I competed in the UK competition in October and placed 2nd with an invite to the world championships in Las Vegas in November. At the world championships, I won my class and the overall which secured my pro card.
Can you tell us about your training structure?
I typically run a Push/Pull/Legs split over 5 days a week. I don't tend to conform to the days of the week i.e. Monday = Push, Tuesday = Pull. Instead, I run the programme in sequence and train as often as I can and as often as I feel recovered for. Some weeks I'll train 4 days a week whilst some I train 6 but I always follow the same sequence of Push > Pull > Legs.
How much time do you dedicate to lifting, did you hire a Pose trainer, how do you figure out if tanning is important?
I lift for around 5 hours per week on average for around 1 hour per session. As I said, some weeks it will be more and some less but I'd say that was average. I didn't actually get a posing coach for my competitions but I did avidly watch other professional men's physique competitors to see how was best to pose. Having said that, my best tip for posing would be to record yourself without a mirror and practice. You won't have a mirror on stage so you need to know how to hit your poses without one.
Tanning is extremely important. If you don't get tanned you'll look washed out on stage next to the other competitors as the lights are so bright. I'd recommend getting the tanning company associated with the competition to do your tan. It won't be the cheapest but it'll be stress-free and they'll be able to do any touch-ups if the tan streaks. They'll also know what colour is best as it will probably be MUCH darker than you think!
Do you have any recommendations for those looking to take their fitness to the next level and start competing?
If you want to be competitive, I'd recommend going to a local show to see the standard and work out what class suits you the most. With social media filters and curated content, it's difficult to gauge how big and/or lean someone really is. You might find you need to wait a few years to work on weaknesses before stepping on stage or you might find you can step on stage sooner than you thought. If you want to compete for the experience then I'd recommend seeking out a first-timer or novice show. As everyone is in the same boat it's much less intimidating and is a good starting point to see if it's something you'd be interested in, in the future.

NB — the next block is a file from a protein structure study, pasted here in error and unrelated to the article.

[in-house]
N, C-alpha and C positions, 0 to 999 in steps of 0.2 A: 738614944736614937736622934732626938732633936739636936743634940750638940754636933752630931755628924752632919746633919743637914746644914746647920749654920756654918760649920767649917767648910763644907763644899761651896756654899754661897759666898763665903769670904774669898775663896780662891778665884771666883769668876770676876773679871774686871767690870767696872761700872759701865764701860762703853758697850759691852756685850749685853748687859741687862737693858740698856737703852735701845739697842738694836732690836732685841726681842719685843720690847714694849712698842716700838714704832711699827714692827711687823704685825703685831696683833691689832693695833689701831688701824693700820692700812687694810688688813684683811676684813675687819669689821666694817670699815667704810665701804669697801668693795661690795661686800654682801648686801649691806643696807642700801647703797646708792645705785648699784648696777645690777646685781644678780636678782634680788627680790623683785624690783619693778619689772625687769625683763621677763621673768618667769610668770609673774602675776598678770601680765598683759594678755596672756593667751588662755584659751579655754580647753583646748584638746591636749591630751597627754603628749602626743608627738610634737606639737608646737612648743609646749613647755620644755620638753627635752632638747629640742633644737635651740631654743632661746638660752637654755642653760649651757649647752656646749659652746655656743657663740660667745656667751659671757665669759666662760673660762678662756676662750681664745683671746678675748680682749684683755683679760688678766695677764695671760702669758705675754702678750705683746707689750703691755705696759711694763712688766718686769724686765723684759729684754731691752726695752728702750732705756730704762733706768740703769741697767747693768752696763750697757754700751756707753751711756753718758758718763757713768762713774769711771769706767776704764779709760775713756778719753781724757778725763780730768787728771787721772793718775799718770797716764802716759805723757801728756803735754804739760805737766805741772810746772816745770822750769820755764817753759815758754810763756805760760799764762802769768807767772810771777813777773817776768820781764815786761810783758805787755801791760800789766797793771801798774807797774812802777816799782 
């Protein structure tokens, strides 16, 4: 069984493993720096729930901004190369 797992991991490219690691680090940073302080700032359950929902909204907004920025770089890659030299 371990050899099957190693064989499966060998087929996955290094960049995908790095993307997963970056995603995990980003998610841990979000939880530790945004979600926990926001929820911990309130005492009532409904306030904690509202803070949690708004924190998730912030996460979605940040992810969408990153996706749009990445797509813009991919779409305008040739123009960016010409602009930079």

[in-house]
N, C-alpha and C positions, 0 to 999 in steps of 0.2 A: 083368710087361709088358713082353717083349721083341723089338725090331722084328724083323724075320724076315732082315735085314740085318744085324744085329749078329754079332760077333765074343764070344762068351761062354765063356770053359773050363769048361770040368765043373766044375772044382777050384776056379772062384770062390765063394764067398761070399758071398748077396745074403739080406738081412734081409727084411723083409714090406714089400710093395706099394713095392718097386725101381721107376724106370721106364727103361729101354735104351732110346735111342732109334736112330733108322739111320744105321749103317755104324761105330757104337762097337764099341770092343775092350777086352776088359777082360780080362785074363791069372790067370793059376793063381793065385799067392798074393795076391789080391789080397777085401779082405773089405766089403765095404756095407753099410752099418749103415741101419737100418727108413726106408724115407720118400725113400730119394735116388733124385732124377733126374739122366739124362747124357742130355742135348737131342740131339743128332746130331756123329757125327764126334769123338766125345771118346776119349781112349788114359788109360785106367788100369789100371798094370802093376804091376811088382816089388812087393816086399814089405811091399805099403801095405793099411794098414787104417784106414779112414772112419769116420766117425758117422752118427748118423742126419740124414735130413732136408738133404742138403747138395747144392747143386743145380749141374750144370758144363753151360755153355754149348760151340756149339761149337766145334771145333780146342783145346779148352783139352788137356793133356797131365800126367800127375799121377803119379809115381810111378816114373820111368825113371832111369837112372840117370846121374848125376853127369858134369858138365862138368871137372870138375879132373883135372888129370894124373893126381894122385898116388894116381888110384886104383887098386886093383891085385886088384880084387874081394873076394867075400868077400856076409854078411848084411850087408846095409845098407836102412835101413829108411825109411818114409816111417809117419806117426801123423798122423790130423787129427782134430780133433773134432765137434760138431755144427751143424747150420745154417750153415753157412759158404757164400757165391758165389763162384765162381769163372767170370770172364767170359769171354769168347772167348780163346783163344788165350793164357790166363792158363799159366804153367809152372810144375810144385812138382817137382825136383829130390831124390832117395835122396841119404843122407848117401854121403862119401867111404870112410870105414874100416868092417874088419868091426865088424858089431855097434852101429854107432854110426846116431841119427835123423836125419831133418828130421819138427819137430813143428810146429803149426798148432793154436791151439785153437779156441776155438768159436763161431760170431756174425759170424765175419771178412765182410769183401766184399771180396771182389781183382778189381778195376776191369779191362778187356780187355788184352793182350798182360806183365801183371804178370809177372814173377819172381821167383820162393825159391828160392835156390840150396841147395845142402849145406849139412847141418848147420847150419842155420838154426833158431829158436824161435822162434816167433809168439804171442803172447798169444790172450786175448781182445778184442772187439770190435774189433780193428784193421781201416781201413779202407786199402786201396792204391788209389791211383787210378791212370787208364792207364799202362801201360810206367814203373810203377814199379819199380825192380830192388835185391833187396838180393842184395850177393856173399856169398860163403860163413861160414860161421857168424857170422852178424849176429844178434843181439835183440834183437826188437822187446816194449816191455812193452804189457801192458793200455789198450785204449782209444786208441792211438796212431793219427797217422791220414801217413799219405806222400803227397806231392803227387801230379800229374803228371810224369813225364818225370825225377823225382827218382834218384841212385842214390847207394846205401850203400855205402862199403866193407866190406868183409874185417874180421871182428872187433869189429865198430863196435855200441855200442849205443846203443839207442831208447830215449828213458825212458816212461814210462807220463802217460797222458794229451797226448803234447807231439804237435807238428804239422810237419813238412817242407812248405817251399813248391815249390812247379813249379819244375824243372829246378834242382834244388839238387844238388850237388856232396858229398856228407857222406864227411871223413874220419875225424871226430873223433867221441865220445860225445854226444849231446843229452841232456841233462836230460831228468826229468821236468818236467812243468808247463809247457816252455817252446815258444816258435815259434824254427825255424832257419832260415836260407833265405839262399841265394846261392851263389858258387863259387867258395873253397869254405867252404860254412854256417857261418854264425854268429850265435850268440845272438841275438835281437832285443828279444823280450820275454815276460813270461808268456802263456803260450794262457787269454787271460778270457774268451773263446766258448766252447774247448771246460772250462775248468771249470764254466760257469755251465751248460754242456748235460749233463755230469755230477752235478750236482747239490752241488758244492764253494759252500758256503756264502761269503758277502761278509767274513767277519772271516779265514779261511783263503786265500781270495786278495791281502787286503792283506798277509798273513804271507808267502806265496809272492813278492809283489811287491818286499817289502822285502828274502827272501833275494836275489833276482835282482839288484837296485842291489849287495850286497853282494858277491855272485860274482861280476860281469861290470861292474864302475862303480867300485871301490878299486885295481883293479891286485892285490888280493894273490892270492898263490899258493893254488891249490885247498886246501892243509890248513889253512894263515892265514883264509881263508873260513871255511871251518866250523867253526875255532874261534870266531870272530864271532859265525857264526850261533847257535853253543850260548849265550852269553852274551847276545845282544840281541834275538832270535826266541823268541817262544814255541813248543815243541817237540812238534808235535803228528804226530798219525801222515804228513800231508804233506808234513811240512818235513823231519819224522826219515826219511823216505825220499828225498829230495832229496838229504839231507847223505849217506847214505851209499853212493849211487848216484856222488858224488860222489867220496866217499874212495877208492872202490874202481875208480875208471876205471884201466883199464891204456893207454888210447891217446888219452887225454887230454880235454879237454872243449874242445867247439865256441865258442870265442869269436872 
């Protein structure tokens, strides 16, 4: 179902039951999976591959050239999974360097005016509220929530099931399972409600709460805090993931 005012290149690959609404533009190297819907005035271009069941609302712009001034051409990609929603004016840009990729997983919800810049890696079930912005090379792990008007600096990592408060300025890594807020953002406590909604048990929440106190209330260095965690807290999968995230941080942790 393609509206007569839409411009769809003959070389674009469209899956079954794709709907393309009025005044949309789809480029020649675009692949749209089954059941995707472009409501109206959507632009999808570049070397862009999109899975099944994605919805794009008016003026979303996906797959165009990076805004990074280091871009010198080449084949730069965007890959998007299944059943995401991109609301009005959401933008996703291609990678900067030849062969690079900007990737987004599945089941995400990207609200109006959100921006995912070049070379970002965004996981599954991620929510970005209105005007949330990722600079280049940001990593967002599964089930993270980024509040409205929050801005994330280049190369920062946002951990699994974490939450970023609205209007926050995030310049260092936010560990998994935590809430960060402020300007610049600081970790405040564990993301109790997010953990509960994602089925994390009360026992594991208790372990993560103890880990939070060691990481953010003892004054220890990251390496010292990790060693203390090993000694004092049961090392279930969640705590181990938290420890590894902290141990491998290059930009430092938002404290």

As far as training and nutrition plans for competitions I'd recommend finding a coach whose principles you resonate with and is able to accommodate your specific needs. You might not need a coach for every competition you do but at least initially, it's good to have someone with experience guide you through a competition prep so you know what to expect. You don't need specific equipment or specific foods to be able to compete but you will need to be relentlessly consistent with what you have.
What do you plan to do with your Pro Card?! Any particular events?
First of all, I plan on framing it and putting it in my home office or gym! Secondly, I plan on doing a pro show in 2023. I'm not someone who likes to compete every year as I prefer to spend a good amount of time away from the stage to build strength and muscle. Competing too often can really hamper your progress as you don't give yourself enough time to build momentum and come back better than before.
This is a great split workout, to get started with bodybuilding; however, we recommend you find a professional trainer like Harry, to keep you progressing and safely achieving your goals.
Flat Dumbbell Press - 3 x 6-8 reps
Incline Machine Press - 3 x 8-10 reps
High to Low Cable Fly - 3 x 12-15 reps
Shoulder Press - 3 x 8-12 reps
Lateral Raise - 3 x 12-15 reps
EZ Bar Skullcrusher - 3 x 8-12 reps
Overhead Cable Tricep Press - 3 x 12-15 reps
Bent Over Row - 3 x 8-10 reps
Chin Up - 3 x AMRAP
Single Arm Seated Row - 3 x 10-12 reps
Lat Prayers - 3 x 12-15 reps
Rear Delt Machine Fly - 3 x 12-15 reps
Barbell Shrug - 3 x 12-15 reps
Incline Hammer Curl - 3 x 8-12 reps
Cable Curl - 3 x 12-15 reps
Hack Squat - 3 x 8-10 reps
Barbell Romanian Deadlift - 3 x 10-12 reps
Rear Foot Elevated Split Squat - 3 x 12-15 reps
Seated Leg Curl - 3 x 12-15 reps
Leg Extension - 3 x 12-15 reps
Seated Calf Raise - 3 x 12-15 reps
Cable Crunch - 3 x 12-15 reps
Back Supported Knee Raise - 3 x 12-15 reps
About the Author
Harry is an online personal trainer and WNBF men's physique professional from the UK. He's has been working in health & fitness for over a decade and has had almost every job the industry has to offer. From owning a private personal training studio to training Bollywood actors in India and now, coaching clients from all over the world online. Harry also started out competing in natural bodybuilding before transitioning to men's physique where he won the world championships in Las Vegas in 2021. Harry's primary interest is to take more nuanced and complex subjects related to health and fitness and make them more accessible for those who don't have the time to trawl through the research. When he's not in the gym, Harry enjoys going out for drinks with friends and getting his hands dirty with DIY (although preferably not at the same time!).